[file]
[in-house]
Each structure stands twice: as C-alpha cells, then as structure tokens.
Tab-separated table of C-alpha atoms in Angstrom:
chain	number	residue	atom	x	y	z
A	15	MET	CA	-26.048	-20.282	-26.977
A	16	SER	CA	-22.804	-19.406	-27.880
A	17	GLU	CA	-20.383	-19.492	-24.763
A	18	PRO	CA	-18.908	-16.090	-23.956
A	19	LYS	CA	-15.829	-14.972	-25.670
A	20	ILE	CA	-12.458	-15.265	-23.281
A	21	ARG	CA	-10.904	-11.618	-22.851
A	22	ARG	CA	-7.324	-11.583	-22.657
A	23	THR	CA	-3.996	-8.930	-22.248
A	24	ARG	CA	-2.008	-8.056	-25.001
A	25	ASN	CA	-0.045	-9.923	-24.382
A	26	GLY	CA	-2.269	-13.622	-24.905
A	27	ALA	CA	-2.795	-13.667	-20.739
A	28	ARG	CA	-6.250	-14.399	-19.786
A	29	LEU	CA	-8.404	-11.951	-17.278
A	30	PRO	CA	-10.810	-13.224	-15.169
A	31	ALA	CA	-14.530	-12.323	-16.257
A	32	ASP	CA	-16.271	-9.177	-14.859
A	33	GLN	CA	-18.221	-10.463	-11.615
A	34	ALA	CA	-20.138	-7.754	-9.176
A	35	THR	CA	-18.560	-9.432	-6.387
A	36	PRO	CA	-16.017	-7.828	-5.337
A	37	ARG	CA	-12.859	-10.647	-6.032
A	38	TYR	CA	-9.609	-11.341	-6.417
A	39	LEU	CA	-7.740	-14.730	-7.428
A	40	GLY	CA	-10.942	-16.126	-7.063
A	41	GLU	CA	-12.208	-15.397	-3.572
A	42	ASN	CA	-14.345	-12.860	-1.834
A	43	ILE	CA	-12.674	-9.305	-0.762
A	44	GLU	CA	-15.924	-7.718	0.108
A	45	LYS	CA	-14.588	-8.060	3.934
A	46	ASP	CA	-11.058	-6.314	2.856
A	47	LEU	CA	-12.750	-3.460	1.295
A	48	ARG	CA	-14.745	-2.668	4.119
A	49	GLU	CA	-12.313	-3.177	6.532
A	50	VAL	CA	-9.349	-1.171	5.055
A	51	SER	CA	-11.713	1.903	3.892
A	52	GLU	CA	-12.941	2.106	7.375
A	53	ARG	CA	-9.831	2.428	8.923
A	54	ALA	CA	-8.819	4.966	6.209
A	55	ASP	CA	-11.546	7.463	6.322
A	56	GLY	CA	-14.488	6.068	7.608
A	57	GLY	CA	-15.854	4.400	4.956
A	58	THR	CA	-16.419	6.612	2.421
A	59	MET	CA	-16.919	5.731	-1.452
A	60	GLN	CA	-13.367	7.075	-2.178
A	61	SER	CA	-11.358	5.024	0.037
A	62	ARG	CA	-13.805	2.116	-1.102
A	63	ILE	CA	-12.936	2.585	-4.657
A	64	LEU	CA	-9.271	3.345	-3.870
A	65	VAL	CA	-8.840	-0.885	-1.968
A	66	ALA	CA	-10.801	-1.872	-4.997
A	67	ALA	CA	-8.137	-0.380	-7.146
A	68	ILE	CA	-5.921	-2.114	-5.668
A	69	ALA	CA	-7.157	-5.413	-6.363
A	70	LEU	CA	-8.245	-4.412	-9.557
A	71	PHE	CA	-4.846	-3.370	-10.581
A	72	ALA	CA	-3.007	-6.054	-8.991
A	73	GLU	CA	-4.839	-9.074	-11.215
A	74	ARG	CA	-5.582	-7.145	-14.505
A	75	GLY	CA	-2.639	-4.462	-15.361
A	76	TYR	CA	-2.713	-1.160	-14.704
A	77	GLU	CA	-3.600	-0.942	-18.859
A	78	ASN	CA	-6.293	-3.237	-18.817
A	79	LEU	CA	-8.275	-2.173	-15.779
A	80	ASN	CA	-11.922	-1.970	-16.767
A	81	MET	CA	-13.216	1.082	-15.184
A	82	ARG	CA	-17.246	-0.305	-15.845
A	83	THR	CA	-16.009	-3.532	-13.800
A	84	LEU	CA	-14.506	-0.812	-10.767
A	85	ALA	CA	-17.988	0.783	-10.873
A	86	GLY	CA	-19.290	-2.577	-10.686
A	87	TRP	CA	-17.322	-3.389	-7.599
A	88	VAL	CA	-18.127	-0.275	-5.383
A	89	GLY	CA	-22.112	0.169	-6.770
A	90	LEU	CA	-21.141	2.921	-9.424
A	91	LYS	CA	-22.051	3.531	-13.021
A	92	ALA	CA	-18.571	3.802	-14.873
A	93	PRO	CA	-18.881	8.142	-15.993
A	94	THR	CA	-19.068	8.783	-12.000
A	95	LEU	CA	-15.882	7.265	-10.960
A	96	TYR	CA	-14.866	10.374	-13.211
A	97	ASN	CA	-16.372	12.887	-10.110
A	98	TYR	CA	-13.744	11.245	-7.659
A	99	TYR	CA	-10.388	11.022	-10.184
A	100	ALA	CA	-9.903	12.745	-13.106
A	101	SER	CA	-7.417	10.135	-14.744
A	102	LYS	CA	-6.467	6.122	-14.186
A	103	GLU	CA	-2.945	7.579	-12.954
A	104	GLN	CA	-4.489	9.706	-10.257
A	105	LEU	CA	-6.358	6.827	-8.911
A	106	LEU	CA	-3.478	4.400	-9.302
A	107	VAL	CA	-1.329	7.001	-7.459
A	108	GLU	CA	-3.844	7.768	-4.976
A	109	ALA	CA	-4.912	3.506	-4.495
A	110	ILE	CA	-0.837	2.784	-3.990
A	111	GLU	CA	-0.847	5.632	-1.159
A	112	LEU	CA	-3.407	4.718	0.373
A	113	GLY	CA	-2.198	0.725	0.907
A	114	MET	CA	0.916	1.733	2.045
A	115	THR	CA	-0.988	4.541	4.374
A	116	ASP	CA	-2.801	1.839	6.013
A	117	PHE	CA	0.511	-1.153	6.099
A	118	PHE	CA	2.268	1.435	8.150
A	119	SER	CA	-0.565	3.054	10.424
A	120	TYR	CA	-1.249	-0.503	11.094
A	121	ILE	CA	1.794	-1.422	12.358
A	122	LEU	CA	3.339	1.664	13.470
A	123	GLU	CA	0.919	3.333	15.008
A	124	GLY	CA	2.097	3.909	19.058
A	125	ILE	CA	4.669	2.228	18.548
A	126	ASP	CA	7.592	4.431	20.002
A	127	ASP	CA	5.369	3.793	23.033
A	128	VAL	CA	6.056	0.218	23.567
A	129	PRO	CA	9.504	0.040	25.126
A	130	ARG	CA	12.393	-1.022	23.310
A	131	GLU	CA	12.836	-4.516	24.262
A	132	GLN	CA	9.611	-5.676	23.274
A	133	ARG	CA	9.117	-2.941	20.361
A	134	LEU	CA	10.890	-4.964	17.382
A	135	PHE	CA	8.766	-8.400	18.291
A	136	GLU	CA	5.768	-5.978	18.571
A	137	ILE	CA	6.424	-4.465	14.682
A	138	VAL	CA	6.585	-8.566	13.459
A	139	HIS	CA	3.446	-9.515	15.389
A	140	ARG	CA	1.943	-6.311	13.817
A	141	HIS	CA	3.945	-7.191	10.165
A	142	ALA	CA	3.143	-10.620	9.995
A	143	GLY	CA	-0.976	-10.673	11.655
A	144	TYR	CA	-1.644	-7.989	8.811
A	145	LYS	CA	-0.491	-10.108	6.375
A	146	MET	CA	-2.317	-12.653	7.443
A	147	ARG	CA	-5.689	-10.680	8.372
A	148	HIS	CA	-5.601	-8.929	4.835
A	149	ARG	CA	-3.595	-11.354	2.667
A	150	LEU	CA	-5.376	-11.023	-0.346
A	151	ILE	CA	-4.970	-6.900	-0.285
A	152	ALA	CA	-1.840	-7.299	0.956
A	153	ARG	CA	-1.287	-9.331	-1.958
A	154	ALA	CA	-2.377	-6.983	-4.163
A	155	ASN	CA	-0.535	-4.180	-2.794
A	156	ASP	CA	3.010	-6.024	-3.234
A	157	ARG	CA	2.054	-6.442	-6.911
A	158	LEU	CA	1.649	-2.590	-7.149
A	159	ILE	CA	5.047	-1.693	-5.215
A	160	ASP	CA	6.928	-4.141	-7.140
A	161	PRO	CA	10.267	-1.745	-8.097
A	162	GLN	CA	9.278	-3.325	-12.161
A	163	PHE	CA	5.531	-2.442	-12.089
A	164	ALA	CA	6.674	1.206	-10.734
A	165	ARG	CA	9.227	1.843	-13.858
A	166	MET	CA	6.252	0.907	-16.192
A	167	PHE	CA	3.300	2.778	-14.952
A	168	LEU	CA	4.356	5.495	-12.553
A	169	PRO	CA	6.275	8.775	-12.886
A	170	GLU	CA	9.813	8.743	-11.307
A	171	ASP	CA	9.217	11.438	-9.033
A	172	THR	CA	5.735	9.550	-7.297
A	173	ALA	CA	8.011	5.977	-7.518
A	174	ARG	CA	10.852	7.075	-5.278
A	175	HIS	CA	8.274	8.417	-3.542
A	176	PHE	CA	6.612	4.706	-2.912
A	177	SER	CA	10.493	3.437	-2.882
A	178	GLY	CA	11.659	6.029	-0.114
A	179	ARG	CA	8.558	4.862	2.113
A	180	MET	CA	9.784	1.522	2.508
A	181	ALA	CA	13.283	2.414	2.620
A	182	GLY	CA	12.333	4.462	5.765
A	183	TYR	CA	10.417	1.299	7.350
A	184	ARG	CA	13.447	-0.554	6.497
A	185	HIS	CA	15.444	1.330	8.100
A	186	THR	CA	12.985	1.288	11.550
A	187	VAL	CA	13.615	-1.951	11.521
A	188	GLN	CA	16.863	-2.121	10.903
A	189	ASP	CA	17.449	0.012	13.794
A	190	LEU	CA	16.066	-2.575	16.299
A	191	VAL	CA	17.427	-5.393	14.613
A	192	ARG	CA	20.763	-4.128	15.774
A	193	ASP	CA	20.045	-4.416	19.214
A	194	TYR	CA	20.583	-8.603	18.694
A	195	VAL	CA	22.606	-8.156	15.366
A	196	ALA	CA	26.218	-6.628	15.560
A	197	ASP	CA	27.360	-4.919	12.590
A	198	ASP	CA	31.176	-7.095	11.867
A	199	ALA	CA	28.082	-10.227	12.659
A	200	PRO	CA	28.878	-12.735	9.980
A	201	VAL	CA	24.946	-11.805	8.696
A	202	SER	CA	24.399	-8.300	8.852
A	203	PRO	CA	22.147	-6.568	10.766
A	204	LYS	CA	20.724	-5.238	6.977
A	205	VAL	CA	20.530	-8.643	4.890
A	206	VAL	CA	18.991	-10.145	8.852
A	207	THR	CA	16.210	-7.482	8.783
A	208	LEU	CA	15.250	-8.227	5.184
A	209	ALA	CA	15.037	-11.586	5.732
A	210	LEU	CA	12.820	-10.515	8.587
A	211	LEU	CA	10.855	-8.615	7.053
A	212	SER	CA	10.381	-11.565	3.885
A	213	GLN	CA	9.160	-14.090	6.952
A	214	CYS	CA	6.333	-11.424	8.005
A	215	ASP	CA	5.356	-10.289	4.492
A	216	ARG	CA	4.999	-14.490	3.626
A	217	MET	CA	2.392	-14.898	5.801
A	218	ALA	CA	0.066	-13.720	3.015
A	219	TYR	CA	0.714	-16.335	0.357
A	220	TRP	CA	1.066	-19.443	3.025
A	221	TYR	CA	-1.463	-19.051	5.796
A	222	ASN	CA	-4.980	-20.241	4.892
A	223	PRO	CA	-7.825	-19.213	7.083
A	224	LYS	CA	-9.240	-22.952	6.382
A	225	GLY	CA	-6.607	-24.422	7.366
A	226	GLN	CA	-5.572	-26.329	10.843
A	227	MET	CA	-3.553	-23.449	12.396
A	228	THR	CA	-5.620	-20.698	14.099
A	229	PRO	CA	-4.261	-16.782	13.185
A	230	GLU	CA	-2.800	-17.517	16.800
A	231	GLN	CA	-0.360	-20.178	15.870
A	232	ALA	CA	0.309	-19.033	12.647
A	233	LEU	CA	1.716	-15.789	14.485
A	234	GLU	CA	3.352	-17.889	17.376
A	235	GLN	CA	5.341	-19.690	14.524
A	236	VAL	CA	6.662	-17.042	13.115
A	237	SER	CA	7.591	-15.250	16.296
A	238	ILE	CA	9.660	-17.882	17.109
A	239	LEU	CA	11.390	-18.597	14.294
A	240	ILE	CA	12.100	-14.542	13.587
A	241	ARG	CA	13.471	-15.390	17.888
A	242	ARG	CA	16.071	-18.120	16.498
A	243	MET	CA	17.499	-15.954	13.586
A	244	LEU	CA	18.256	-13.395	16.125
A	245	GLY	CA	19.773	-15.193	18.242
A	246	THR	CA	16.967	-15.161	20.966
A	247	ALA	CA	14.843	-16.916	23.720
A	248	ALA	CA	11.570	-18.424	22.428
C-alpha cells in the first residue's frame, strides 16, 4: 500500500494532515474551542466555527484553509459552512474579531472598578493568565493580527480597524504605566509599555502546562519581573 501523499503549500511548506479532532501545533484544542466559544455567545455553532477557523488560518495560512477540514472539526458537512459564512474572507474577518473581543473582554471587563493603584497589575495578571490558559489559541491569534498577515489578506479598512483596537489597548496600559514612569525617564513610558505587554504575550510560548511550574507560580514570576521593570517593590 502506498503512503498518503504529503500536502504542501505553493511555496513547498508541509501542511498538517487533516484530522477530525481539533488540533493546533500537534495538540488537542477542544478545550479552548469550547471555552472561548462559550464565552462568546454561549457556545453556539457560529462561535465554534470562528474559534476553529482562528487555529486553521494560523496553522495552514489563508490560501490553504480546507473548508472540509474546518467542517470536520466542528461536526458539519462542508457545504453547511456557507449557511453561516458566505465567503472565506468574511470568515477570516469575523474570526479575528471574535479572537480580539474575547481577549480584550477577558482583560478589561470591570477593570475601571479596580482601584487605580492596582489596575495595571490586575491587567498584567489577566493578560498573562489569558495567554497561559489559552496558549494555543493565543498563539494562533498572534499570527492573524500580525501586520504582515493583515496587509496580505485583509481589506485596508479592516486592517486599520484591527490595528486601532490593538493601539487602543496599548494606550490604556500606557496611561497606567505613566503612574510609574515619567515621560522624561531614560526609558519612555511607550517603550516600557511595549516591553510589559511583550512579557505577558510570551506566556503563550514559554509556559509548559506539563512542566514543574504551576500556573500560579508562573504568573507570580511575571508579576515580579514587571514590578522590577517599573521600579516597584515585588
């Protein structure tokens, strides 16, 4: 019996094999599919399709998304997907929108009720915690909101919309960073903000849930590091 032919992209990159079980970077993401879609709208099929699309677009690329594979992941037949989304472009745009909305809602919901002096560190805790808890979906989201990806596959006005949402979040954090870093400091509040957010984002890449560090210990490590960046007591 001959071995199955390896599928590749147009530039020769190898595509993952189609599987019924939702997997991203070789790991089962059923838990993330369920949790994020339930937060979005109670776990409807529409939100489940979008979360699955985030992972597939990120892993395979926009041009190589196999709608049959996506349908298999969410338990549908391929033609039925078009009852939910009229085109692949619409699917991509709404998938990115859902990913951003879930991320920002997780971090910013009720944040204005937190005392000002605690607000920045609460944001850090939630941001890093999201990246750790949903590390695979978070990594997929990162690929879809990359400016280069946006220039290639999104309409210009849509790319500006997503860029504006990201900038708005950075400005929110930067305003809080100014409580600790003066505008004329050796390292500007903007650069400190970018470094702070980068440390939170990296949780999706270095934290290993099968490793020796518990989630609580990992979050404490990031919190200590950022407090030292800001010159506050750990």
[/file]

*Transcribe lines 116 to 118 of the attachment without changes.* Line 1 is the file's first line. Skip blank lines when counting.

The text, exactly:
A	126	ASP	CA	7.592	4.431	20.002
A	127	ASP	CA	5.369	3.793	23.033
A	128	VAL	CA	6.056	0.218	23.567